The latter isn't quite in competition with Scott Kelby's "Understanding Exposure", although it's clearly titled and marketed in hopes of capturing some of those sales. It's more about developing a way of thinking about exposure for a wide variety of possible scenes and desired effects.

An earlier book, Mastering Color Digital Photography, is also excellent, but it's published by Lark Press and you have to get past their incredibly sloppy editing and questionable layout choices.

Last edited by mattdm; 04-14-2010 at 06:26 AM. Reason: Sorry, scott kelby. I got you mixed up.
04-13-2010, 08:56 PM   #21
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QuoteOriginally posted by mattdm Quote
I'm not sold on the Scott Kelby books. They're okay, but I think most people can get those basic technical concepts with some experimentation and by reading a few articles on reputable web sites. Sometimes, I think his simple-explanation language does a disservice. Particularly, I think the language about an "exposure triangle" is unhelpful.

My favorite photographic author is Michael Freeman, who also happens to be an excellent photographer. Once you have those basics down, I highly recommend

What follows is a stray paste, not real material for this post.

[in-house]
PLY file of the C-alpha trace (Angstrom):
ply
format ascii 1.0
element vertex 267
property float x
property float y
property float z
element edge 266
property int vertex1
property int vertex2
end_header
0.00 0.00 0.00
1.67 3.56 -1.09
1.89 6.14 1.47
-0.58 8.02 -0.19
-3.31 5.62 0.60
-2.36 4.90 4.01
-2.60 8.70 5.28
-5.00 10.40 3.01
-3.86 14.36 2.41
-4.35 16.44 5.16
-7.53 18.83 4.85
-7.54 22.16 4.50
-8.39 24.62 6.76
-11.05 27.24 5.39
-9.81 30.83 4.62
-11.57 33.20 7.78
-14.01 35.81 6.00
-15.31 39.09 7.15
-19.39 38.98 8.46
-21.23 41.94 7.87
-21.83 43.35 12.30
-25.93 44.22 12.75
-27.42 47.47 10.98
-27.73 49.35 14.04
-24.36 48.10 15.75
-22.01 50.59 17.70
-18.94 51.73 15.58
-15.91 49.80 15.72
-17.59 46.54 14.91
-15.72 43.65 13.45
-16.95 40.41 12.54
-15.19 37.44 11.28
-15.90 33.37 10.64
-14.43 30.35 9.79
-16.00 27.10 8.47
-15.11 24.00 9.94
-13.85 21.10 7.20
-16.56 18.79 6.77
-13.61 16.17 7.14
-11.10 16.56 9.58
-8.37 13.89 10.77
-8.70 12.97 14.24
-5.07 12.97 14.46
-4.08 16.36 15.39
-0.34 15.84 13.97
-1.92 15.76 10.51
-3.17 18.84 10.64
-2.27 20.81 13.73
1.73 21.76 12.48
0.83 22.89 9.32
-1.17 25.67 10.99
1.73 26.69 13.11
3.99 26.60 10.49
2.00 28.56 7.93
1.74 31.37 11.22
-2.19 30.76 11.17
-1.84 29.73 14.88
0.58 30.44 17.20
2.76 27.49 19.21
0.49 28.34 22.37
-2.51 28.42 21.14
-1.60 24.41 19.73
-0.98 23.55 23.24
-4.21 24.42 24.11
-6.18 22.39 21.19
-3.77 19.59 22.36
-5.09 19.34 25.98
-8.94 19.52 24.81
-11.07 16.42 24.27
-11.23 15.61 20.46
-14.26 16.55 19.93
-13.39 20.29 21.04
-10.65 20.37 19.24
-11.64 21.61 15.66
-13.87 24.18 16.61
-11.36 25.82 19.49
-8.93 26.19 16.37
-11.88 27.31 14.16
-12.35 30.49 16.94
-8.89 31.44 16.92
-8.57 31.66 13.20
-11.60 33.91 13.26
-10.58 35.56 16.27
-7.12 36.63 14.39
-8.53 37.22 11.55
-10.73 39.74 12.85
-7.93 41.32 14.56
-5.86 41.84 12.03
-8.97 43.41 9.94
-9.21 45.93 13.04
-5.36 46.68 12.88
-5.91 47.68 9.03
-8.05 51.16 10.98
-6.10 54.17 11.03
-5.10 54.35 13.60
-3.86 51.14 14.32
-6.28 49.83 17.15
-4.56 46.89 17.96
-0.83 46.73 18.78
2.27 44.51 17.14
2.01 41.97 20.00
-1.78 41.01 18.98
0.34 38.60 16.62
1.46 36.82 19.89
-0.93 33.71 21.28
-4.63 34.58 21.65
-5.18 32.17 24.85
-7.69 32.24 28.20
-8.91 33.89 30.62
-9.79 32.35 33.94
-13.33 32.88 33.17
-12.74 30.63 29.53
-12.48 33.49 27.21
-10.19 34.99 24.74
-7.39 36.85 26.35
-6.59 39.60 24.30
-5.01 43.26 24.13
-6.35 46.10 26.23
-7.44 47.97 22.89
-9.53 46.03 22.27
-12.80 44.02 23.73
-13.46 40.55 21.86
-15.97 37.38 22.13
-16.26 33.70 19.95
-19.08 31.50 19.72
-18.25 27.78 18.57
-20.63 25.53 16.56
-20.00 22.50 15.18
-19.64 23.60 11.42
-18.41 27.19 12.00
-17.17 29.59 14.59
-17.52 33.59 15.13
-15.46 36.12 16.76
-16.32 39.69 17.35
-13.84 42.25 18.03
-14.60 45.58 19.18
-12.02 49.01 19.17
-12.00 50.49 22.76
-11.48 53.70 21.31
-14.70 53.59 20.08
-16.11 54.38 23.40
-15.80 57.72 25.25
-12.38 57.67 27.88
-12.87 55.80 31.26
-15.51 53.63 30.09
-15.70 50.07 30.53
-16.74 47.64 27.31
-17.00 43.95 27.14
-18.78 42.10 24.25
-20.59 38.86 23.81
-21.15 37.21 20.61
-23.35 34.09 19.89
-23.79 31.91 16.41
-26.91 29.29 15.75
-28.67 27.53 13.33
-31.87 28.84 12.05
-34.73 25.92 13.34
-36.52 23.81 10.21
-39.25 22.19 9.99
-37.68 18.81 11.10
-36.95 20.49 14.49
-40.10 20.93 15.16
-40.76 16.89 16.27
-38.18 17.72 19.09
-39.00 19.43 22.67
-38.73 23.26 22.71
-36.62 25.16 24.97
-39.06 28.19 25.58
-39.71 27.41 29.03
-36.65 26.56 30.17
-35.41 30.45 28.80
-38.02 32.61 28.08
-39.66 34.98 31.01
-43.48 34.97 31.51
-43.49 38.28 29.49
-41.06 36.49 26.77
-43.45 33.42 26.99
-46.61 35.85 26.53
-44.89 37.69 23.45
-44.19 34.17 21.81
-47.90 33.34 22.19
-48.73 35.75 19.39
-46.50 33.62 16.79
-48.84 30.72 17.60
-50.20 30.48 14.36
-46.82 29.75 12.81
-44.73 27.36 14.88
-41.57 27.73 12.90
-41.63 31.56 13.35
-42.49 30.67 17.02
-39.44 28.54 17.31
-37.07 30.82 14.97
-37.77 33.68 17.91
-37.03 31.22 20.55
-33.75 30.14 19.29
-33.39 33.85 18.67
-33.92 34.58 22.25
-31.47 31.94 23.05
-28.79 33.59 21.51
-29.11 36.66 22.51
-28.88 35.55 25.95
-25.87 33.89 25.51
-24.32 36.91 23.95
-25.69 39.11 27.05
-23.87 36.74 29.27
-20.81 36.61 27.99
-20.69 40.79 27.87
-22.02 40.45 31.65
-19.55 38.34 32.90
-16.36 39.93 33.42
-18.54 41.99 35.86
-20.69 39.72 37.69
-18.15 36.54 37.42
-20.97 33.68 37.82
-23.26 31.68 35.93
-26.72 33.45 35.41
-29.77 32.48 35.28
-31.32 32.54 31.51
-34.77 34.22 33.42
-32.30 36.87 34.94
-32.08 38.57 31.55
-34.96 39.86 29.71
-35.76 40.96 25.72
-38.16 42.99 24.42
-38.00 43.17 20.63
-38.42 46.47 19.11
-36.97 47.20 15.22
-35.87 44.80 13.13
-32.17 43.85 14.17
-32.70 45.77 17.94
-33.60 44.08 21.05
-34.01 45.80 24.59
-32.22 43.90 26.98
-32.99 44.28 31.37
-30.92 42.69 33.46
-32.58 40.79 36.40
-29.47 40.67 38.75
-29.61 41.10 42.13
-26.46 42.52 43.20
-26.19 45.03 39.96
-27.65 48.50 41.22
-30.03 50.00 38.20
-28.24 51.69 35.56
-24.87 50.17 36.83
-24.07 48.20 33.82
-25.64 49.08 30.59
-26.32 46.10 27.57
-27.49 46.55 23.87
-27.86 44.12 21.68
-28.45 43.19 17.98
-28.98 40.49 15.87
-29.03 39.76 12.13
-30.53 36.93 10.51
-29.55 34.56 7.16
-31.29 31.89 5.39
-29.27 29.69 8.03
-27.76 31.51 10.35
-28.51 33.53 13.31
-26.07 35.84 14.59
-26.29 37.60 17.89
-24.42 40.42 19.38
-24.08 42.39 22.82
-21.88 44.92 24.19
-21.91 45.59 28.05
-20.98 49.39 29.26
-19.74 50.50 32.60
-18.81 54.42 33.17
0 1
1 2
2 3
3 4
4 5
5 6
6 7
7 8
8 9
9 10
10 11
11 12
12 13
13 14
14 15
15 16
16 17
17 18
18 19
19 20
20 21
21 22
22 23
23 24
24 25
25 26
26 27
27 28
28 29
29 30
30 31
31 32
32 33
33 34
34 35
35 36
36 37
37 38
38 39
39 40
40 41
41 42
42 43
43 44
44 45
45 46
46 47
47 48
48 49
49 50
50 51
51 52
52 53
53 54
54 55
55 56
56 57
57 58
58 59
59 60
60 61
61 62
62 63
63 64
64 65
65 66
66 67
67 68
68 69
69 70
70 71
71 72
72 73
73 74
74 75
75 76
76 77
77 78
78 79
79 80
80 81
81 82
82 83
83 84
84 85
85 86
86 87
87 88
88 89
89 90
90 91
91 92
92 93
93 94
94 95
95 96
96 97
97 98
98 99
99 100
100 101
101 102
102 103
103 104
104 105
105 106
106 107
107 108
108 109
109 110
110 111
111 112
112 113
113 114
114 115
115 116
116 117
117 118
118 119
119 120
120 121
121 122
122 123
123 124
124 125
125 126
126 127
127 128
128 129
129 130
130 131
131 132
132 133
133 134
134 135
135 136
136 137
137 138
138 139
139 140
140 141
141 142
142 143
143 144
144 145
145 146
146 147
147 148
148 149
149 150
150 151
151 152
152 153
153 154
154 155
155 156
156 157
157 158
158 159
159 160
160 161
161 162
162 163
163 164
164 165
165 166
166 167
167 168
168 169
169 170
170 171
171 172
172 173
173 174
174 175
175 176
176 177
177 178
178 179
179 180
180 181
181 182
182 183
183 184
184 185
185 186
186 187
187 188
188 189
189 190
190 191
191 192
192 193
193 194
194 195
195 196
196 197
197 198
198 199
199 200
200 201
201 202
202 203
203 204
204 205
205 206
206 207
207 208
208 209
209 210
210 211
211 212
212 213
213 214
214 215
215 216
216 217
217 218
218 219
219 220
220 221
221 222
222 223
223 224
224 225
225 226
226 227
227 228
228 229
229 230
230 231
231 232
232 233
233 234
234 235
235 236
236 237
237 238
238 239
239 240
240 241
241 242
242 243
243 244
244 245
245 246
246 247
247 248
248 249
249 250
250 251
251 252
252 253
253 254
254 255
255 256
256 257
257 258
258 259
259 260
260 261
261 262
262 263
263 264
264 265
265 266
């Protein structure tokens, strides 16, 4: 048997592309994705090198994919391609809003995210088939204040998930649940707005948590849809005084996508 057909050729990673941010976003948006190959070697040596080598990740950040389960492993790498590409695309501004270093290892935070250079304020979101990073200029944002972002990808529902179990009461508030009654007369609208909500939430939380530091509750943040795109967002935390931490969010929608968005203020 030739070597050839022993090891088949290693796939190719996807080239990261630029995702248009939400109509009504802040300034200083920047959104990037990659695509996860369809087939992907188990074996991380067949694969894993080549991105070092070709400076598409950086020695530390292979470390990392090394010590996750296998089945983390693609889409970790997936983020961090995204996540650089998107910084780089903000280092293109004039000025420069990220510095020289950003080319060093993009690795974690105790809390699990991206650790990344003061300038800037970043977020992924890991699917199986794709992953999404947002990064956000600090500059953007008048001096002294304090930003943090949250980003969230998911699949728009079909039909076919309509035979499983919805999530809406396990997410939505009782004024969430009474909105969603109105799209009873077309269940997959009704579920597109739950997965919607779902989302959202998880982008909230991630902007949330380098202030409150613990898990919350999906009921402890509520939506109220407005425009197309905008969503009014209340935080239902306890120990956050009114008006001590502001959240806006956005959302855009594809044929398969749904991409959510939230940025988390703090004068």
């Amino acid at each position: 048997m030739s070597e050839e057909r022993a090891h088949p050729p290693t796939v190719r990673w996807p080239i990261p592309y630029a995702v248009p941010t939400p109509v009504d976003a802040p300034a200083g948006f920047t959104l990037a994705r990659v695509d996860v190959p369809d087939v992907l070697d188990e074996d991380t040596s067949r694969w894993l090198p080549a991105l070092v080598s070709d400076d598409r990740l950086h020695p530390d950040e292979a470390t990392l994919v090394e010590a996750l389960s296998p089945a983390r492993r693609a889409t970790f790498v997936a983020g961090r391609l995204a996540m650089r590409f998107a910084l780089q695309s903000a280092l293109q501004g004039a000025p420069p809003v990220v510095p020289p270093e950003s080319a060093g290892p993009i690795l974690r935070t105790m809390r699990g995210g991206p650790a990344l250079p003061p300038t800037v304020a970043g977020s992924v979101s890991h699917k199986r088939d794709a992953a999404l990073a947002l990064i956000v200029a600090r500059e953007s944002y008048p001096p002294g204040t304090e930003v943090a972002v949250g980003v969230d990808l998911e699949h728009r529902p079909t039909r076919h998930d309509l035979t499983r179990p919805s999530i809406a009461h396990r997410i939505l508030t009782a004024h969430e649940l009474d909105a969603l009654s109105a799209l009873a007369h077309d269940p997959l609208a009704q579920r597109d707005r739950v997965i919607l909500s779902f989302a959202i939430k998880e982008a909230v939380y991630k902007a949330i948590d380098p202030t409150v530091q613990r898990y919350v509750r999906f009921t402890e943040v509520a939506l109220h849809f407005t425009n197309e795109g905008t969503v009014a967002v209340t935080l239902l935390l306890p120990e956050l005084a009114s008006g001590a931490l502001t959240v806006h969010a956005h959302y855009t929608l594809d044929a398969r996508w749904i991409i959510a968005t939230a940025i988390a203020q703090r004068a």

The Photographer's Eye: Composition and Design for Better Digital Photos

and

Perfect Exposure: The Professional's Guide to Capturing Perfect Digital Photographs

The latter isn't quite in competition with Scott Kelby's "Understanding Exposure", although it's clearly titled and marketed in hopes of capturing some of those sales. It's more about developing a way of thinking about exposure for a wide variety of possible scenes and desired effects.

An earlier book, Mastering Color Digital Photography, is also excellent, but it's published by Lark Press and you have to get past their incredibly sloppy editing and questionable layout choices.
Are you mixing Scott Kelby and Brian Peterson? Peterson wrote "Understanding Exposure". I also don't remember Kelby discussing an exposure triangle in his book, but I could be mistaken. It's been a while since I read it. I think Peterson discussed it, though.
04-13-2010, 10:27 PM   #22
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I definitely reccommend the Scott Kelby books, they have lots of good stuff for beginners, as well as more advanced shooters to keep in mind. Also pretty photos with exif data.
04-14-2010, 06:26 AM   #23
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QuoteOriginally posted by rfortson Quote
Are you mixing Scott Kelby and Brian Peterson? Peterson wrote "Understanding Exposure". I also don't remember Kelby discussing an exposure triangle in his book, but I could be mistaken. It's been a while since I read it. I think Peterson discussed it, though.
Oh wow, I totally am. I'll retract that.

04-14-2010, 07:24 AM   #24
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Ansel Adams books